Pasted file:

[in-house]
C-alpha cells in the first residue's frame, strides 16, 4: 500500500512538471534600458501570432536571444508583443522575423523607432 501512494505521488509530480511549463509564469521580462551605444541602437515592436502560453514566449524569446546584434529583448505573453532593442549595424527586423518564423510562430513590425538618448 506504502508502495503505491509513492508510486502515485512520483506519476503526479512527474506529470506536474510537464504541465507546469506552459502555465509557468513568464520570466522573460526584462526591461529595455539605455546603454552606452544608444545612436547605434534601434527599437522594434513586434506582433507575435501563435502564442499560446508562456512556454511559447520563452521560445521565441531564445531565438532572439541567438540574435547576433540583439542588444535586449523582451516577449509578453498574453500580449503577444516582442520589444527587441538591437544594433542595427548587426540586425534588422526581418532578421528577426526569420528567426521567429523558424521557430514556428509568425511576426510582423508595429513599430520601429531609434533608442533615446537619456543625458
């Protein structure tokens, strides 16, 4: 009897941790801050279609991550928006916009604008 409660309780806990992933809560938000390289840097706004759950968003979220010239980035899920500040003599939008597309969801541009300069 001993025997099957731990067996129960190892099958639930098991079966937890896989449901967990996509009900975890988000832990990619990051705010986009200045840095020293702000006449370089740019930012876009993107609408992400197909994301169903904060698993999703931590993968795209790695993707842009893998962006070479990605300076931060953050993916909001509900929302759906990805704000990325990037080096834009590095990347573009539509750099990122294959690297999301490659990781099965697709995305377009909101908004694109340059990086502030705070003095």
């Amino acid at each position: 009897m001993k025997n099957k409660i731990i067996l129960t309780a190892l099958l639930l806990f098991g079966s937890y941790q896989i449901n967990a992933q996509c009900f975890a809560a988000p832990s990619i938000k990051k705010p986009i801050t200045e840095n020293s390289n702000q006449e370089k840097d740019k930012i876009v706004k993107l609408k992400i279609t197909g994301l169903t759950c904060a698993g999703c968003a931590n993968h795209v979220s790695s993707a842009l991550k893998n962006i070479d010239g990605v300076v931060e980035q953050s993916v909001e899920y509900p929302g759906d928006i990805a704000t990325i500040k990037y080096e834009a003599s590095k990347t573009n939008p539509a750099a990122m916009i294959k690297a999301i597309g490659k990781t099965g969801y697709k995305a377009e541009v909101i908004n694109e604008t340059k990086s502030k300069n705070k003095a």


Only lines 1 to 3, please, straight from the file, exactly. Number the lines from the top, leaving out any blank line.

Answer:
[in-house]
C-alpha cells in the first residue's frame, strides 16, 4: 500500500512538471534600458501570432536571444508583443522575423523607432 501512494505521488509530480511549463509564469521580462551605444541602437515592436502560453514566449524569446546584434529583448505573453532593442549595424527586423518564423510562430513590425538618448 506504502508502495503505491509513492508510486502515485512520483506519476503526479512527474506529470506536474510537464504541465507546469506552459502555465509557468513568464520570466522573460526584462526591461529595455539605455546603454552606452544608444545612436547605434534601434527599437522594434513586434506582433507575435501563435502564442499560446508562456512556454511559447520563452521560445521565441531564445531565438532572439541567438540574435547576433540583439542588444535586449523582451516577449509578453498574453500580449503577444516582442520589444527587441538591437544594433542595427548587426540586425534588422526581418532578421528577426526569420528567426521567429523558424521557430514556428509568425511576426510582423508595429513599430520601429531609434533608442533615446537619456543625458
């Protein structure tokens, strides 16, 4: 009897941790801050279609991550928006916009604008 409660309780806990992933809560938000390289840097706004759950968003979220010239980035899920500040003599939008597309969801541009300069 001993025997099957731990067996129960190892099958639930098991079966937890896989449901967990996509009900975890988000832990990619990051705010986009200045840095020293702000006449370089740019930012876009993107609408992400197909994301169903904060698993999703931590993968795209790695993707842009893998962006070479990605300076931060953050993916909001509900929302759906990805704000990325990037080096834009590095990347573009539509750099990122294959690297999301490659990781099965697709995305377009909101908004694109340059990086502030705070003095």